“That’s an atmosphere that he created for himself and it allowed him to really do his best work unfettered. It’s a brilliant strategy. I recommend it for everybody who’s got the chops.”
Going back to working on the original Halloween, you did so much on that movie, but what was the most challenging thing?
“Getting sleep. First off, I didn’t really know what a production designer did, other than design the show. I was out of art school, so that covered everything. I was doing cars, I was helping Nancy (Loomis) with costumes, props. On an everyday basis, it was a three-man art department, with Nancy, who was in front of the camera a lot the time, taking care of costumes, and us being in support of her. That means the four of us were doing about 12 jobs.
“I was finding locations. I didn’t know there was supposed to be such a thing as a location manager. It went on and on like that, you know, making signs, because I came out of graphic design, doing the graphics for the show, everything.
“It was just as well that I didn’t know what a production designer did, because we couldn’t afford all those jobs anyway.”
The transformation of the Michael Myers mask (from an original Star Trek William Shatner mask) has become so iconic now. Did you have any idea that this would carry on the way it has and become as iconic as Dracula and Frankenstein?
“I don’t see how any of us could have seen that coming. I did know two things. When the movie was finished and we got done with the sound mix and we had done all of the things in the lab to make the picture the way you want it to look, I know we had just a damn good movie. I couldn’t have dreamed of what happened.
“The other thing was the making of the mask. All I knew was that it was pretty interesting looking. The time I got the glimmer was in pre-production and we tried out another mask, an Emmitt Kelly mask, and then the Shatner mask. The Emmitt Kelly mask created a kind of a sensation. It looked cool and it would have worked in its own perverted way.
“But when the guy came out and modeled The Shape mask, it just took our breath away it was so scary looking.
“To this day, I can’t quite explain why. It’s just really primal. But we knew at that point that we had a horror movie, because man you could just set up the camera and shoot that guy standing there and you’ve got a scary scene already. You’ve got a leg up. That much we knew.”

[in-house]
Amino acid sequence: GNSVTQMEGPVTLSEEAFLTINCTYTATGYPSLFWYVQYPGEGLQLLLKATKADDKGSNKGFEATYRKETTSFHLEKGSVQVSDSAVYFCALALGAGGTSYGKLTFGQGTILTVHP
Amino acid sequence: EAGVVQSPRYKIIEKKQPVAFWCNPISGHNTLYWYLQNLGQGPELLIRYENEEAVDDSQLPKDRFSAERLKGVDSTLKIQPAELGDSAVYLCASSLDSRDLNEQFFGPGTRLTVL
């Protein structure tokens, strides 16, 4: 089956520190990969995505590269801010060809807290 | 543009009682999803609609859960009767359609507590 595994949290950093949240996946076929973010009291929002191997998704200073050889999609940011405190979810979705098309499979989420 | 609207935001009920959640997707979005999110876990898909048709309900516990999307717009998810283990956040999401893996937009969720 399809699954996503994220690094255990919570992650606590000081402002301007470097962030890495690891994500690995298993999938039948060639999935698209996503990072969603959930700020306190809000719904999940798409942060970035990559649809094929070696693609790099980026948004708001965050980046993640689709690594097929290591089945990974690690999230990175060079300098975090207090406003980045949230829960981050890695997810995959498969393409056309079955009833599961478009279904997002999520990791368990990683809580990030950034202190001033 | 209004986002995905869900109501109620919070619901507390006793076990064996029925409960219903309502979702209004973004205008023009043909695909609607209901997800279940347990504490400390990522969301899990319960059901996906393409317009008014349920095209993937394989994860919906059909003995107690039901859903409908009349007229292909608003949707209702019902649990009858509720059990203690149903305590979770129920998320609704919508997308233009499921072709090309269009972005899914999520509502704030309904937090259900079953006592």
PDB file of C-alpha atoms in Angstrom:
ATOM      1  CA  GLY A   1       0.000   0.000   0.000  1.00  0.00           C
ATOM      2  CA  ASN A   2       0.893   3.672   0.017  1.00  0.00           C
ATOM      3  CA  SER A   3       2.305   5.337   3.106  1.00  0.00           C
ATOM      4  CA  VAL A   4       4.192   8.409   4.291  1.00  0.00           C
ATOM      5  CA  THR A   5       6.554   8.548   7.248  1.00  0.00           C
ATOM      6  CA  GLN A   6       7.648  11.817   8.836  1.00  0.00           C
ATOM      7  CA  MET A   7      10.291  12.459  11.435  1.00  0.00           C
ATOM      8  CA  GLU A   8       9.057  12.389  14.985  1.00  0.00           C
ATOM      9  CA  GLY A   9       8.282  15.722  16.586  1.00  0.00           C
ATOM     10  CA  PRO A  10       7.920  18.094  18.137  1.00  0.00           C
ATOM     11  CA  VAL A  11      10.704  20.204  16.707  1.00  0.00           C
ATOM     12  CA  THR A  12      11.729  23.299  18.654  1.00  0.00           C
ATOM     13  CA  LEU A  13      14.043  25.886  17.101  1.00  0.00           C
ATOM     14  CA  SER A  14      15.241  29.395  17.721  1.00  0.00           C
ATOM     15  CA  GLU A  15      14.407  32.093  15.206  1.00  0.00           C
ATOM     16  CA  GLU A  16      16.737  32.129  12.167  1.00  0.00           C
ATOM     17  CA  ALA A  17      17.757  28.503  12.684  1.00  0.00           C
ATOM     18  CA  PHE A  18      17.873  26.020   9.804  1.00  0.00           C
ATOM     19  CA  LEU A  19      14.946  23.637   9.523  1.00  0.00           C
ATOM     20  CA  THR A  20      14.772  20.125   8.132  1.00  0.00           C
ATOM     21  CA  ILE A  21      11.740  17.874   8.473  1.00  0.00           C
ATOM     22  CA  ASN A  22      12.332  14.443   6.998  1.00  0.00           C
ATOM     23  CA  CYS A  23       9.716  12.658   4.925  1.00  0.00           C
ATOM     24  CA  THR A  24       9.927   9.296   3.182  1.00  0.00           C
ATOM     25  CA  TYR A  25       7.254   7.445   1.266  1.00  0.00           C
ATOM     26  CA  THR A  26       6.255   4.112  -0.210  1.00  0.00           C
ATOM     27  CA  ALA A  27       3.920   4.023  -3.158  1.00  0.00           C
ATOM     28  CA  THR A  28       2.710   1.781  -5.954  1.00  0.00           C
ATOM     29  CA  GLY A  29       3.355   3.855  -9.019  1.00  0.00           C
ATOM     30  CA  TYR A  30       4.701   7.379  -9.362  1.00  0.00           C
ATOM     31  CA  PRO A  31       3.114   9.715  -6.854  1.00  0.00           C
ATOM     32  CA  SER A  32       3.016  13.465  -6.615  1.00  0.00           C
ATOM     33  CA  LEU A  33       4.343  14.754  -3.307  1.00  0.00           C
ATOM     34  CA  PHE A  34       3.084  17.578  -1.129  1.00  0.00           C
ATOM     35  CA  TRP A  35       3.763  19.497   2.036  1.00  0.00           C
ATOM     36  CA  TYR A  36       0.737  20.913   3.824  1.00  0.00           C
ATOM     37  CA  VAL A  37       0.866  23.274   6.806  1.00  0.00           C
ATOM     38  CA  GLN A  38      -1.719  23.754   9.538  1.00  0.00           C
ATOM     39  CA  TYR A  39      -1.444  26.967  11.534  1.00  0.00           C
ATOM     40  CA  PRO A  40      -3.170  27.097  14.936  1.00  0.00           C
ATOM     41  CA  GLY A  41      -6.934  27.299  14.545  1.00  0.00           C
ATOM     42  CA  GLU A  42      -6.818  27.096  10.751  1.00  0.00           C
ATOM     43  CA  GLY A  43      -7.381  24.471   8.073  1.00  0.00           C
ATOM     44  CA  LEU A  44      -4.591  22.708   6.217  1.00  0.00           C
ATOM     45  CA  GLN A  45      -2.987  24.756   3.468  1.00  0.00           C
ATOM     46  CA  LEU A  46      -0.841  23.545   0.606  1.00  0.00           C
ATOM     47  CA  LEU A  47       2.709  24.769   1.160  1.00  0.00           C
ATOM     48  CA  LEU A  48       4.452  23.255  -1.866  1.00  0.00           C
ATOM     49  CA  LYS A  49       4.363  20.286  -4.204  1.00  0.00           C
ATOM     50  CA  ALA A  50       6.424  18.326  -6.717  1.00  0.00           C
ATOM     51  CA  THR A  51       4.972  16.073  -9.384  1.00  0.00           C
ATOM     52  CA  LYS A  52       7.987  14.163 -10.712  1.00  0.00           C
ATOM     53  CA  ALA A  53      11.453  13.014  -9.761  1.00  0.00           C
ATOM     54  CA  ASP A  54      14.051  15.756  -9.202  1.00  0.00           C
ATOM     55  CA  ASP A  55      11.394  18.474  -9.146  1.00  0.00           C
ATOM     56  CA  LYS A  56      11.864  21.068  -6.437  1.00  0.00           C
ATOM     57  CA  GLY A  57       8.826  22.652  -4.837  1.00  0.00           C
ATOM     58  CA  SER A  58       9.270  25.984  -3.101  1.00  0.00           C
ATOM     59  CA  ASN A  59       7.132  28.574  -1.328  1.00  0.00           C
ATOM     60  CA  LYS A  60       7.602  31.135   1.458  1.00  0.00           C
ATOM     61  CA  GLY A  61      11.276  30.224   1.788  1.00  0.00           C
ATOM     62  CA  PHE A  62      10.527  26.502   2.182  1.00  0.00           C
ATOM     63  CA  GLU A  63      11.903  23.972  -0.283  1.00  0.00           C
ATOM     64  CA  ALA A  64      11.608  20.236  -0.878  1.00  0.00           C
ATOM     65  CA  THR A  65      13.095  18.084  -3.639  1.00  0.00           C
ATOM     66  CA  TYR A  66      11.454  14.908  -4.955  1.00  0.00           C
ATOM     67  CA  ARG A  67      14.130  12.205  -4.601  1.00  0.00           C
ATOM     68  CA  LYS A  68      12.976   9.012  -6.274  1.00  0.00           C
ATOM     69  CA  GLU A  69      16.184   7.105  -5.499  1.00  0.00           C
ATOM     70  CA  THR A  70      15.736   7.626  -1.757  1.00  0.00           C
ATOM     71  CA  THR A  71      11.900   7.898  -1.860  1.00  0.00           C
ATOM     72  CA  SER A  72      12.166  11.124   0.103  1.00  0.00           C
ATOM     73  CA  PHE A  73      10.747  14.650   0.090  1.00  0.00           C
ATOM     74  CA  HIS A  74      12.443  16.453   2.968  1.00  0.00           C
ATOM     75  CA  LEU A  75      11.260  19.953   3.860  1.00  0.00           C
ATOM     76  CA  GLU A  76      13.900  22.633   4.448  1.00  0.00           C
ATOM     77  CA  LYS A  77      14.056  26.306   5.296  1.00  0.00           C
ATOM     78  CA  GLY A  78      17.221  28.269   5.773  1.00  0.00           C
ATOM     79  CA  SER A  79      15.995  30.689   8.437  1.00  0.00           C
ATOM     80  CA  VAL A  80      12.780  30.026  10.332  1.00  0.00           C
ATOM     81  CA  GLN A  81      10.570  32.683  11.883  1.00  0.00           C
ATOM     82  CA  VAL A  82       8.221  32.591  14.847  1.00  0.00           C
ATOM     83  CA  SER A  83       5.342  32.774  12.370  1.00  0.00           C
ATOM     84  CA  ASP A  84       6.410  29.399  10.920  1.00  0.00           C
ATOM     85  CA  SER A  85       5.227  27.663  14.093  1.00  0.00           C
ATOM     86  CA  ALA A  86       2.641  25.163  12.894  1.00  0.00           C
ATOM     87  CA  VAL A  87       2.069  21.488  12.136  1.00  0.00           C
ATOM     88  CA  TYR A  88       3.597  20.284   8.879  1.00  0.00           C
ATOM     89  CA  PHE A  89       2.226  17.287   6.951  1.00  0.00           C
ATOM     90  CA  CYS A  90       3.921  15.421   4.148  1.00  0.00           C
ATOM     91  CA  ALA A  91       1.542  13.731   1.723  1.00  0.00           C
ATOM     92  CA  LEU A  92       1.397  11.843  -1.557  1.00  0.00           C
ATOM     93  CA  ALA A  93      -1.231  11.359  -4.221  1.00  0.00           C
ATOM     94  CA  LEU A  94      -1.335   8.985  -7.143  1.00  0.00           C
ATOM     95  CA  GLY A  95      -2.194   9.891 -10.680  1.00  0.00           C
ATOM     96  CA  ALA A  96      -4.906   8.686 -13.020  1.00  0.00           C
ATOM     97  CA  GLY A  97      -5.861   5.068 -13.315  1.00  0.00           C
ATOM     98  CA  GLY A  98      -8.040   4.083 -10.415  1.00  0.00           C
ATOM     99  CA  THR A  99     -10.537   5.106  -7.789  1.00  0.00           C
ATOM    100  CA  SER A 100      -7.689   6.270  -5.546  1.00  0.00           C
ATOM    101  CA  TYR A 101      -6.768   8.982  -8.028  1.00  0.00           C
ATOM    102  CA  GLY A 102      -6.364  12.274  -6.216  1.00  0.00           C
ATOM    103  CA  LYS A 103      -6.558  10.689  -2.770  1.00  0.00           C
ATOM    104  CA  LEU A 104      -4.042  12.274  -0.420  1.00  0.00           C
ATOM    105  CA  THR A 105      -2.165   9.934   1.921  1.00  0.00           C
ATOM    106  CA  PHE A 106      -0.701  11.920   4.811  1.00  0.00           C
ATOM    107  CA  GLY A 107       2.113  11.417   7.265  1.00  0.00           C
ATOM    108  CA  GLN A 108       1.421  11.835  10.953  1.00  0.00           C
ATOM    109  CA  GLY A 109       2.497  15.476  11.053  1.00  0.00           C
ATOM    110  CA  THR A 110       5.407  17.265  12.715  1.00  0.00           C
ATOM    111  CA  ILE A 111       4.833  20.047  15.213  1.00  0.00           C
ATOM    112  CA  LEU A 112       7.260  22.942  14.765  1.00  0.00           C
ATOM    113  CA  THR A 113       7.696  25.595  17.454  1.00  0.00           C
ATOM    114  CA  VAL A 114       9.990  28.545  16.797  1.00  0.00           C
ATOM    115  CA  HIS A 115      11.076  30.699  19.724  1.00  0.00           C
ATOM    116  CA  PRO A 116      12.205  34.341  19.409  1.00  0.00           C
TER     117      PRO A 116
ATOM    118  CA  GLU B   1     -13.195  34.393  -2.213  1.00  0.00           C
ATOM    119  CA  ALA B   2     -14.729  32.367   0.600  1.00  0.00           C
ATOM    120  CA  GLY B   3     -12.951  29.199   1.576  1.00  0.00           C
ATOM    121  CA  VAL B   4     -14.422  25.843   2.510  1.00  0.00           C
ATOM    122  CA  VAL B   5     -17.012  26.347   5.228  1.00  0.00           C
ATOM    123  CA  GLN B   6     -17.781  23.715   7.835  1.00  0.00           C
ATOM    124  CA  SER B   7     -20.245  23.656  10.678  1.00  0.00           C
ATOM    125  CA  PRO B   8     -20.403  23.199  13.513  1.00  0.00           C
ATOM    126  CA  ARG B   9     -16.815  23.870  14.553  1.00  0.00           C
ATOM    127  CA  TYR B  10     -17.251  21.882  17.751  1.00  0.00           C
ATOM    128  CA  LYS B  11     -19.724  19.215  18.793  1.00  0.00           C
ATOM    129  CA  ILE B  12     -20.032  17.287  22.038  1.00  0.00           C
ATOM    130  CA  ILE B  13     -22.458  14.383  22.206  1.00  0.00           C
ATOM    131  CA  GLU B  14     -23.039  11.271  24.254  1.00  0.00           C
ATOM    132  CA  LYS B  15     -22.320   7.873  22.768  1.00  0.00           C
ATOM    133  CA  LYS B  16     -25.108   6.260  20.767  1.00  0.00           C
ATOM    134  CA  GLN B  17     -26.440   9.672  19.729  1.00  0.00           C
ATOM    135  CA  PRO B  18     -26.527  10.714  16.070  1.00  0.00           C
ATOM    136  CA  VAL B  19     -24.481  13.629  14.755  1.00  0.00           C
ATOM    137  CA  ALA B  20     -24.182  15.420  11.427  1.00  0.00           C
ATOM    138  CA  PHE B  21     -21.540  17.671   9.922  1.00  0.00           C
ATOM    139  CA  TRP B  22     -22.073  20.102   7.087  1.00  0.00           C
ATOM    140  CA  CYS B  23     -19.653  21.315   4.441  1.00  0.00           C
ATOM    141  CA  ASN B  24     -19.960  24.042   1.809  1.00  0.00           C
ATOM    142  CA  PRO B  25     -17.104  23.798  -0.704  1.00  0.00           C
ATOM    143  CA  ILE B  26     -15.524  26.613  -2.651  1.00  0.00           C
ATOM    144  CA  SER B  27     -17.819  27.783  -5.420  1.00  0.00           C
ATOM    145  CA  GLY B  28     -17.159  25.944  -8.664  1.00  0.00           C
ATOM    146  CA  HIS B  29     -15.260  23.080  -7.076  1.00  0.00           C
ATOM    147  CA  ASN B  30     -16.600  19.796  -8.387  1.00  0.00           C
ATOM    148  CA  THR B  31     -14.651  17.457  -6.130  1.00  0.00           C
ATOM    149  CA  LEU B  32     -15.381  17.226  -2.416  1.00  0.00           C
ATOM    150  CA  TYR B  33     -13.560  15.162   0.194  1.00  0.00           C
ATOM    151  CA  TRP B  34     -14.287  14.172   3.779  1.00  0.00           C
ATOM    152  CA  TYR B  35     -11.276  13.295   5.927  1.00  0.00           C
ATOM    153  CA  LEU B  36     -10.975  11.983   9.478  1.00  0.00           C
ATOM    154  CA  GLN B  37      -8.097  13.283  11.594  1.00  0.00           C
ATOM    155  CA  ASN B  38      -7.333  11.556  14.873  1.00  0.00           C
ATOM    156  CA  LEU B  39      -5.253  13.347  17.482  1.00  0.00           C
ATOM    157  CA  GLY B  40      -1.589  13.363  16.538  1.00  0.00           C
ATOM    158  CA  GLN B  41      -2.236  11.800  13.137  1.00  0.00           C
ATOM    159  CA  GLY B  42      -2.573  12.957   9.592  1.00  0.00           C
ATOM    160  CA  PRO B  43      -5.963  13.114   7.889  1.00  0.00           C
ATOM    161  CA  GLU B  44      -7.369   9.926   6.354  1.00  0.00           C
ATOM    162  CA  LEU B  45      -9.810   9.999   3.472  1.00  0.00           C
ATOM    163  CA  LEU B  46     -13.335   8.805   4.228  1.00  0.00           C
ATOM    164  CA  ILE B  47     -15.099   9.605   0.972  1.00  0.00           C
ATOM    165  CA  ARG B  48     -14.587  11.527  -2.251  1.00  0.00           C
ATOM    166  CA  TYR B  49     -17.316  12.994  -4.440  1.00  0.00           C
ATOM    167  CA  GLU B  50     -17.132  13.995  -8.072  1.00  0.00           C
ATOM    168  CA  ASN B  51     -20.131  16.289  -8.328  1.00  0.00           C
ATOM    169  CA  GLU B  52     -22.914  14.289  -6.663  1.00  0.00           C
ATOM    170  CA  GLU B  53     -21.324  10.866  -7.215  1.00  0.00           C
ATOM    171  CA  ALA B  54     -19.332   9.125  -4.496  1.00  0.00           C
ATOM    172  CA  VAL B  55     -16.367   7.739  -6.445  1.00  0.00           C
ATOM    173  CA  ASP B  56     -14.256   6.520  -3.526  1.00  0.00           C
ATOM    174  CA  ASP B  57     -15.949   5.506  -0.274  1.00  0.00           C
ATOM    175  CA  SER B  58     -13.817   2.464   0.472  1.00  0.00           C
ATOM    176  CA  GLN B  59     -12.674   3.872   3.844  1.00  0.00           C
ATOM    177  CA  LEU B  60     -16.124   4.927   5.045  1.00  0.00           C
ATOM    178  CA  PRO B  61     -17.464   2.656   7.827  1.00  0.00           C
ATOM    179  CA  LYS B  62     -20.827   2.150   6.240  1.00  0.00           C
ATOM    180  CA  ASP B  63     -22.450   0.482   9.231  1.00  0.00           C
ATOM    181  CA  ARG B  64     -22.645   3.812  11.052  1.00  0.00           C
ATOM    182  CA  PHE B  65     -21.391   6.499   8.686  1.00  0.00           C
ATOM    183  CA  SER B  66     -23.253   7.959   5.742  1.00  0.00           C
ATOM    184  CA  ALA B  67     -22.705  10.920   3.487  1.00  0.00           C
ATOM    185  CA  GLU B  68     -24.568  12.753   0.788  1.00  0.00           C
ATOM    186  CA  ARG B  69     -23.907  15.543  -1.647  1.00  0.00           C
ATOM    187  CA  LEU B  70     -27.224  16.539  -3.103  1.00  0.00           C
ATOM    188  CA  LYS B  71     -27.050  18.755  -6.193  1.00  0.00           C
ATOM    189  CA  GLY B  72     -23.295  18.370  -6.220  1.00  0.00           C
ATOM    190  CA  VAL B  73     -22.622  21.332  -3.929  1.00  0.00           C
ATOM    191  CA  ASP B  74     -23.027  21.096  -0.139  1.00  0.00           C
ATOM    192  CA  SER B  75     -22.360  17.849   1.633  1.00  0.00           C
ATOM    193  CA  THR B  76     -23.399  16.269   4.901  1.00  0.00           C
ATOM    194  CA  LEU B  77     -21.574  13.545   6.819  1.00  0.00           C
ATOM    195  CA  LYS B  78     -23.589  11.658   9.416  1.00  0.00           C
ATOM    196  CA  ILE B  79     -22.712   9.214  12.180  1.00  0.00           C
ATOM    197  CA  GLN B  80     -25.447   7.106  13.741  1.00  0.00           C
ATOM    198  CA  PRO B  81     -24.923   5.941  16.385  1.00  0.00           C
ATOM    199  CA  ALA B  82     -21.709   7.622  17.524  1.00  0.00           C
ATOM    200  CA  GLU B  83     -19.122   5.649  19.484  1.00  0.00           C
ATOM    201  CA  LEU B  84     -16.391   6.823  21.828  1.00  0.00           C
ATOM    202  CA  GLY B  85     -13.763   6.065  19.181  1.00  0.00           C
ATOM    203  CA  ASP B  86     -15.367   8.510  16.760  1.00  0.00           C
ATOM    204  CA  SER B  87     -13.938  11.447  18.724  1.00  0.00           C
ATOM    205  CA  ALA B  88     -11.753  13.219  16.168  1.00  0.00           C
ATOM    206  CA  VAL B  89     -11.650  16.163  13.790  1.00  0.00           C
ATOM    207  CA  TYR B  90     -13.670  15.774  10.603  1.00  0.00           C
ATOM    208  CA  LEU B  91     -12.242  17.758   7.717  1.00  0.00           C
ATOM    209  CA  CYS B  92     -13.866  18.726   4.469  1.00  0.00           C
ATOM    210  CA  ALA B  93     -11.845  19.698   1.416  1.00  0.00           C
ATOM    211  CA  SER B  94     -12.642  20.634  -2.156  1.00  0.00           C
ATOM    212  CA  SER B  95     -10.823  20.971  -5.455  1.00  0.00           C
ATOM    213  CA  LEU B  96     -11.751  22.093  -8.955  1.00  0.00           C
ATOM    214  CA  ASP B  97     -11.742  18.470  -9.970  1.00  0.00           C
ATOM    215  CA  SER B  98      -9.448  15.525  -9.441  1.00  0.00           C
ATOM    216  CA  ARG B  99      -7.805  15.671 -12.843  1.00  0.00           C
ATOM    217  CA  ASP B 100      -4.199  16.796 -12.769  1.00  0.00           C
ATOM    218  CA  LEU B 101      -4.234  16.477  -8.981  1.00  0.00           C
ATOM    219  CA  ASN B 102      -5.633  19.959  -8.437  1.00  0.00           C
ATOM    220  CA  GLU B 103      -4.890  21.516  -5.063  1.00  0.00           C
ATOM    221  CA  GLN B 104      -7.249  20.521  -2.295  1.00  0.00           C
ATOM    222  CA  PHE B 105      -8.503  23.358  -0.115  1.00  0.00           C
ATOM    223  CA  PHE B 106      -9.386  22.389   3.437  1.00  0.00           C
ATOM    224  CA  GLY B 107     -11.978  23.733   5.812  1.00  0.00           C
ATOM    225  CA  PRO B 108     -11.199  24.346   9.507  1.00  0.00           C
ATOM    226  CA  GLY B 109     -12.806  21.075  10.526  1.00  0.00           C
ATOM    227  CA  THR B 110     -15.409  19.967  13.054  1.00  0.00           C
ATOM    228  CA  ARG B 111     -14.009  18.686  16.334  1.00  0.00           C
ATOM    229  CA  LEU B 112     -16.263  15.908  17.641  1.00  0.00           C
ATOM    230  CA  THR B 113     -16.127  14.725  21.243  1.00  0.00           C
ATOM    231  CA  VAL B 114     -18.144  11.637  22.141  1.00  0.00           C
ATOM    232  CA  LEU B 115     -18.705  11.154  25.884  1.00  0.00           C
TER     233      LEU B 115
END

[At this point in the interview, a fan comes up and points out to Wallace that Halloween III is first movie ever to feature its own product line within the film, though he saw a special that recognized Jurassic Park as such.]
‘Halloween’ wrap party (photo by Kim Gottlieb-Walker)
There’s a photo in Kim Gottlieb-Walker’s book (On Set With John Carpenter) of you and Nick and John, I think at the after party, playing guitars and you’re all three wearing a Michael Myers mask. I was just wondering about that, because we were always led to believe that there was just the one mask in the original and then they used that one in the second movie. Do you remember if that was at the wrap of Part I or Part II?
“That was at the wrap of Part I, and I would have made at that point – might have been three, might have been four, might have even been five (Myers masks).
“Debra hung on to them. I don’t know if anybody else ended up with one. I didn’t hang on to one, or if I did it got borrowed or something. I didn’t think much about it at the time.”
Ok, I was just wondering about that, because it’s such a great picture and I had never seen it until that book came out.
“There was a big party for John and Debra. It was our wrap party but it also had something else to do with, like they were getting engaged or something was happening. I think at the last minute Debra said, ‘Hey why don’t you put these on’ just before we went on, so yeah it was fun.”
It’s just such a great image and it shows that you guys were having fun.
“It was fun, especially at that point. What a relief – it was a hard movie that just about killed us.”
Halloween Daily News editor-in-chief Matt Artz with Tommy Lee Wallace. (Photo by Sue Artz for HalloweenDailyNews.com)